Upset China gives lecture on democracy to India, US | World News - Hindustan Times
close_game
close_game

Upset China gives lecture on democracy to India, US

BySutirtho Patranobis I Edited by Amit Chanda
Jul 28, 2021 08:26 PM IST

The way to judge which country is democratic and which one is autocratic should not be decided by one certain country: Chinese foreign ministry

A seemingly upset spokesperson of the Chinese foreign ministry on Wednesday gave a lesson on democracy to India and the US, the largest and oldest democracies no less, after it appeared that the two had ganged up against authoritarian China.

India’s minister of external affairs S Jaishankar welcomes US secretary of state Antony Blinken (left) at Hyderabad House in New Delhi, on Wednesday. (REUTERS)
India’s minister of external affairs S Jaishankar welcomes US secretary of state Antony Blinken (left) at Hyderabad House in New Delhi, on Wednesday. (REUTERS)

All because the US secretary of state, Antony Blinken, visiting India at present, talked about a rising global threat to democracies and that the two leading ones should stand together to support the threatened ideals.

A Bloomberg question on whether the Blinken statement pointed a finger at the Middle Kingdom during the Chinese foreign ministry briefing on Wednesday triggered a passionate discourse on democracy from spokesperson, Zhao Lijian.

“I want to stress that democracy is a common value of humanity. It is not a patent to any country. The way to realise democracy is diverse without a certain pattern or only one answer. A multiparty political structure is not the only form of democracy and democracy cannot be used to stoke confrontation,” Zhao said.

The reference to the US went like this: “Some countries claim themselves to be democratic, but they face the problems of racial discrimination, political polarisation, among other issues.”

“Is this the kind of democracy that they pride on?”

Then, came the reference to neighbour, India - with the inevitable conclusion that money wins elections in India - and rhetorical questions, one after the other. “In some countries, without money you cannot get votes. Political parties place their interests above that of the people. Is this democracy or the rise of the wealthy? Some democratic countries contain others’ development. Is this democracy or hegemony? Is this the kind of democracy that you want?”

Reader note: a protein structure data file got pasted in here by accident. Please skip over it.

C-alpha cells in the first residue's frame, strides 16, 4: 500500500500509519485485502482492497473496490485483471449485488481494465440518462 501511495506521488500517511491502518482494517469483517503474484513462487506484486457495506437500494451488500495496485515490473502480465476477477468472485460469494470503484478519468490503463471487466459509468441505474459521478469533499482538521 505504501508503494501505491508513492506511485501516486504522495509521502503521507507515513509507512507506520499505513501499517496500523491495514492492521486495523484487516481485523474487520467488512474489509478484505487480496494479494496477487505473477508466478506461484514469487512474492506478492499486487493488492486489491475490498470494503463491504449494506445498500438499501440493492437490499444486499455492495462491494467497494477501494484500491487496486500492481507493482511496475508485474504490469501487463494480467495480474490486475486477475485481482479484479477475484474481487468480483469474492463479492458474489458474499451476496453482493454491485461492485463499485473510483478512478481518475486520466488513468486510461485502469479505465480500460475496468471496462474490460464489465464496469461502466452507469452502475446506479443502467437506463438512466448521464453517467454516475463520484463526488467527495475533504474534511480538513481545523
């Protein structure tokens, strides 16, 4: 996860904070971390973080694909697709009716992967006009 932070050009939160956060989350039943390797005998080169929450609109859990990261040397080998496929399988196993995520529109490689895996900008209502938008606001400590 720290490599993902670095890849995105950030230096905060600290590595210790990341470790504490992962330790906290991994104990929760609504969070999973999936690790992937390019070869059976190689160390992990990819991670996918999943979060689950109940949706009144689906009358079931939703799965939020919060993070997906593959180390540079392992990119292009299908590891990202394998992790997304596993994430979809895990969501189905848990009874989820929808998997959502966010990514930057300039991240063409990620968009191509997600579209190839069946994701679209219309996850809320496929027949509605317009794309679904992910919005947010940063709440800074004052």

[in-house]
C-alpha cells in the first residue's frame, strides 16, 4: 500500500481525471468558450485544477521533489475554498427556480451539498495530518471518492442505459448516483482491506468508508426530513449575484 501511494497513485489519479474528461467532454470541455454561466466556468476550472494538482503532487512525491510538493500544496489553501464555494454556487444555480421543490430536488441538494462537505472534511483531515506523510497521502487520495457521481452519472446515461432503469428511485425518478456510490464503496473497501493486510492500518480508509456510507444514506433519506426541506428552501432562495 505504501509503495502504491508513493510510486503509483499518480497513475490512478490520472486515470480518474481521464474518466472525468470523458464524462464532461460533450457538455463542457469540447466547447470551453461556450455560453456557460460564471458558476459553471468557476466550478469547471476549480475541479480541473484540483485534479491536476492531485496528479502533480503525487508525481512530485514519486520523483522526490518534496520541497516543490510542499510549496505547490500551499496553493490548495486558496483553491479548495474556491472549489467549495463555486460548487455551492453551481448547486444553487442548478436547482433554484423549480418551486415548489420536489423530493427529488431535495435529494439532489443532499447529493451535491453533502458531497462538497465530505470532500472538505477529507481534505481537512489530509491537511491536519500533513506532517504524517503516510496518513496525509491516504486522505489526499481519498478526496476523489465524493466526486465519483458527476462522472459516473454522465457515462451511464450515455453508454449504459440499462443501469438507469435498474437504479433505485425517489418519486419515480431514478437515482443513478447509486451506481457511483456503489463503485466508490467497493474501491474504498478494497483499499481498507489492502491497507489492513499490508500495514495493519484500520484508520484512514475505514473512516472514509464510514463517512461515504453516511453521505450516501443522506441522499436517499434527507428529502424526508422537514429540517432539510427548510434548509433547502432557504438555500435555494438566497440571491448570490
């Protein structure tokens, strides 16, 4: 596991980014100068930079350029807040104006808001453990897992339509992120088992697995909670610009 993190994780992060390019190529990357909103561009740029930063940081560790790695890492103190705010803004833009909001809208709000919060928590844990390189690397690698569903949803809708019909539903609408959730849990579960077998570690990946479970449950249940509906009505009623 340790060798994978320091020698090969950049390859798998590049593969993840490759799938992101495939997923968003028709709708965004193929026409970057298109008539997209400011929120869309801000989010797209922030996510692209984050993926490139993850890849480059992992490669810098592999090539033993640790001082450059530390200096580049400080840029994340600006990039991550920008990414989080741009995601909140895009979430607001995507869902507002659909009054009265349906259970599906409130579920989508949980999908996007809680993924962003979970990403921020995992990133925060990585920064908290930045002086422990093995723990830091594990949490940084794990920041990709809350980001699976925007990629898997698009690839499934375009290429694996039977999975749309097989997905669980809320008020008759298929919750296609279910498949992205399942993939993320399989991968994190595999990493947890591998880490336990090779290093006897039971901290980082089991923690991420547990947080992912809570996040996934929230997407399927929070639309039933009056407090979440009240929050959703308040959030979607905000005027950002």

The way to judge which country is democratic and which one is autocratic should not be decided by one certain country, Zhao mused. “The way to judge whether a political system is good is to see whether it can deliver progress of society, better livelihood and whether it is endorsed and supported by its people and whether it can make contributions to the progress of mankind.

Zhao didn’t name either India or the US but clearly did not leave much to anyone’s imagination. Maybe, like Blinken’s statement.

Elsewhere, the state-run tabloid Global Times was direct. “Such an arrangement, (Blinken’s visit) which closely follows (deputy secretary of state Wendy) Sherman’s visit to China on Sunday and Monday, is seen as a sign that the US will spend more efforts to rope in India to contain China and play the ‘India card’,” analysts told the tabloid.

But all isn’t good between India and the US, the analysis said.

One of the major rifts between New Delhi and Washington is the US decision to withdraw its troops from Afghanistan, which has left India’s investment in the region for the past 20 years hanging in the air, Long Xingchun, from the Beijing Foreign Studies University, said.

Catch every big hit, every wicket with Crickit, a one stop destination for Live Scores, Match Stats, Infographics & much more. Explore now!

See more

Get Current Updates on World News, US News , Hollywood News , Anime and Top Headlines from around the world.

SHARE THIS ARTICLE ON
SHARE
Story Saved
Live Score
OPEN APP
Saved Articles
Following
My Reads
Sign out
New Delhi 0C
Thursday, July 18, 2024
Start 14 Days Free Trial Subscribe Now
Follow Us On